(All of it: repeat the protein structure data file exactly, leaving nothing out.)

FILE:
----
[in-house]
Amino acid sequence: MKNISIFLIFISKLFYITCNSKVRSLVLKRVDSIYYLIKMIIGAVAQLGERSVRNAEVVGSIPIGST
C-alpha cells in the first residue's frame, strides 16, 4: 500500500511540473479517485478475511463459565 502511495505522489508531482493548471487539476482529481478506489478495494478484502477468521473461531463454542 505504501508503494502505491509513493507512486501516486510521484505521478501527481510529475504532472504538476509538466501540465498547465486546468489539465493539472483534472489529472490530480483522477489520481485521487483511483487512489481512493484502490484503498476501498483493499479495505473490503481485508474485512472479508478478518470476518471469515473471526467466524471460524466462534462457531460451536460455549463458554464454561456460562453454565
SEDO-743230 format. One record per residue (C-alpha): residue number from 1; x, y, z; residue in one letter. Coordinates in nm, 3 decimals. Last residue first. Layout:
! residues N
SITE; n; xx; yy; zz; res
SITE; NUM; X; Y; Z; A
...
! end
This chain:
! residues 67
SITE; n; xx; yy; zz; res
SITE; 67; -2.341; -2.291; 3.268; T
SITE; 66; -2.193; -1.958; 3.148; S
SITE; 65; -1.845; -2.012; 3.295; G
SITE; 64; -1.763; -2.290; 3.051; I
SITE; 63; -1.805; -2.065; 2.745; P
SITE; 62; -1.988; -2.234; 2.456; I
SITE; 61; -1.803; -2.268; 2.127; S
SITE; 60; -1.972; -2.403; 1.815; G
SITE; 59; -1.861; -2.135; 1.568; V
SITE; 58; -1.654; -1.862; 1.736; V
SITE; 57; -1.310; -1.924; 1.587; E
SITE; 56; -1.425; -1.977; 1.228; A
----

[in-house]
Amino acid sequence: MKNISIFLIFISKLFYITCNSKVRSLVLKRVDSIYYLIKMIIGAVAQLGERSVRNAEVVGSIPIGST
C-alpha cells in the first residue's frame, strides 16, 4: 500500500511540473479517485478475511463459565 502511495505522489508531482493548471487539476482529481478506489478495494478484502477468521473461531463454542 505504501508503494502505491509513493507512486501516486510521484505521478501527481510529475504532472504538476509538466501540465498547465486546468489539465493539472483534472489529472490530480483522477489520481485521487483511483487512489481512493484502490484503498476501498483493499479495505473490503481485508474485512472479508478478518470476518471469515473471526467466524471460524466462534462457531460451536460455549463458554464454561456460562453454565
SEDO-743230 format. One record per residue (C-alpha): residue number from 1; x, y, z; residue in one letter. Coordinates in nm, 3 decimals. Last residue first. Layout:
! residues N
SITE; n; xx; yy; zz; res
SITE; NUM; X; Y; Z; A
...
! end
This chain:
! residues 67
SITE; n; xx; yy; zz; res
SITE; 67; -2.341; -2.291; 3.268; T
SITE; 66; -2.193; -1.958; 3.148; S
SITE; 65; -1.845; -2.012; 3.295; G
SITE; 64; -1.763; -2.290; 3.051; I
SITE; 63; -1.805; -2.065; 2.745; P
SITE; 62; -1.988; -2.234; 2.456; I
SITE; 61; -1.803; -2.268; 2.127; S
SITE; 60; -1.972; -2.403; 1.815; G
SITE; 59; -1.861; -2.135; 1.568; V
SITE; 58; -1.654; -1.862; 1.736; V
SITE; 57; -1.310; -1.924; 1.587; E
SITE; 56; -1.425; -1.977; 1.228; A